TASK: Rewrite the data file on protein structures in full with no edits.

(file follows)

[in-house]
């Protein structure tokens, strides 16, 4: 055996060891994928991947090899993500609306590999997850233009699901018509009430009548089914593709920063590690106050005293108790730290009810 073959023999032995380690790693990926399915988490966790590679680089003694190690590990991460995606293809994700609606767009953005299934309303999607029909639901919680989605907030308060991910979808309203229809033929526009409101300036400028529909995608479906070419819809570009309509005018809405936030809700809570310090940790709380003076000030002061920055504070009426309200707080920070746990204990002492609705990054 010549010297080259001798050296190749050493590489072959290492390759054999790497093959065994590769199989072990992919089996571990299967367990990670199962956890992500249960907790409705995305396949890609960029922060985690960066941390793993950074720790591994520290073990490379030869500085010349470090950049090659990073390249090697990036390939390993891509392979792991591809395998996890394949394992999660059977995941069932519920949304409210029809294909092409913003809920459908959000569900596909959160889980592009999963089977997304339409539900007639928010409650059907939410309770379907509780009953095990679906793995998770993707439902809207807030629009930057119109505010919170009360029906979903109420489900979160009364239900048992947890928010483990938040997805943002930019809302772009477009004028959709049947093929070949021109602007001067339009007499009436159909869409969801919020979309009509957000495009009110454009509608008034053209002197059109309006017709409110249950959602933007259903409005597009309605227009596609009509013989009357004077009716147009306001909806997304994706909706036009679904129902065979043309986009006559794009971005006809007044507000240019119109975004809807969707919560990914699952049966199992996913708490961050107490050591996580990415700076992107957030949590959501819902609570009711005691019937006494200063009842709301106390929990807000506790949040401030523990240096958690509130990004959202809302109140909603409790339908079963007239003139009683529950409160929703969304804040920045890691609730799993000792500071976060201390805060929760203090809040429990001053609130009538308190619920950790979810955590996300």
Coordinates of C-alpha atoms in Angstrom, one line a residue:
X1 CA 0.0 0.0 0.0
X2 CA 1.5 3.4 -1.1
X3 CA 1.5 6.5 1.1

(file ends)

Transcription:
[in-house]
């Protein structure tokens, strides 16, 4: 055996060891994928991947090899993500609306590999997850233009699901018509009430009548089914593709920063590690106050005293108790730290009810 073959023999032995380690790693990926399915988490966790590679680089003694190690590990991460995606293809994700609606767009953005299934309303999607029909639901919680989605907030308060991910979808309203229809033929526009409101300036400028529909995608479906070419819809570009309509005018809405936030809700809570310090940790709380003076000030002061920055504070009426309200707080920070746990204990002492609705990054 010549010297080259001798050296190749050493590489072959290492390759054999790497093959065994590769199989072990992919089996571990299967367990990670199962956890992500249960907790409705995305396949890609960029922060985690960066941390793993950074720790591994520290073990490379030869500085010349470090950049090659990073390249090697990036390939390993891509392979792991591809395998996890394949394992999660059977995941069932519920949304409210029809294909092409913003809920459908959000569900596909959160889980592009999963089977997304339409539900007639928010409650059907939410309770379907509780009953095990679906793995998770993707439902809207807030629009930057119109505010919170009360029906979903109420489900979160009364239900048992947890928010483990938040997805943002930019809302772009477009004028959709049947093929070949021109602007001067339009007499009436159909869409969801919020979309009509957000495009009110454009509608008034053209002197059109309006017709409110249950959602933007259903409005597009309605227009596609009509013989009357004077009716147009306001909806997304994706909706036009679904129902065979043309986009006559794009971005006809007044507000240019119109975004809807969707919560990914699952049966199992996913708490961050107490050591996580990415700076992107957030949590959501819902609570009711005691019937006494200063009842709301106390929990807000506790949040401030523990240096958690509130990004959202809302109140909603409790339908079963007239003139009683529950409160929703969304804040920045890691609730799993000792500071976060201390805060929760203090809040429990001053609130009538308190619920950790979810955590996300």
Coordinates of C-alpha atoms in Angstrom, one line a residue:
X1 CA 0.0 0.0 0.0
X2 CA 1.5 3.4 -1.1
X3 CA 1.5 6.5 1.1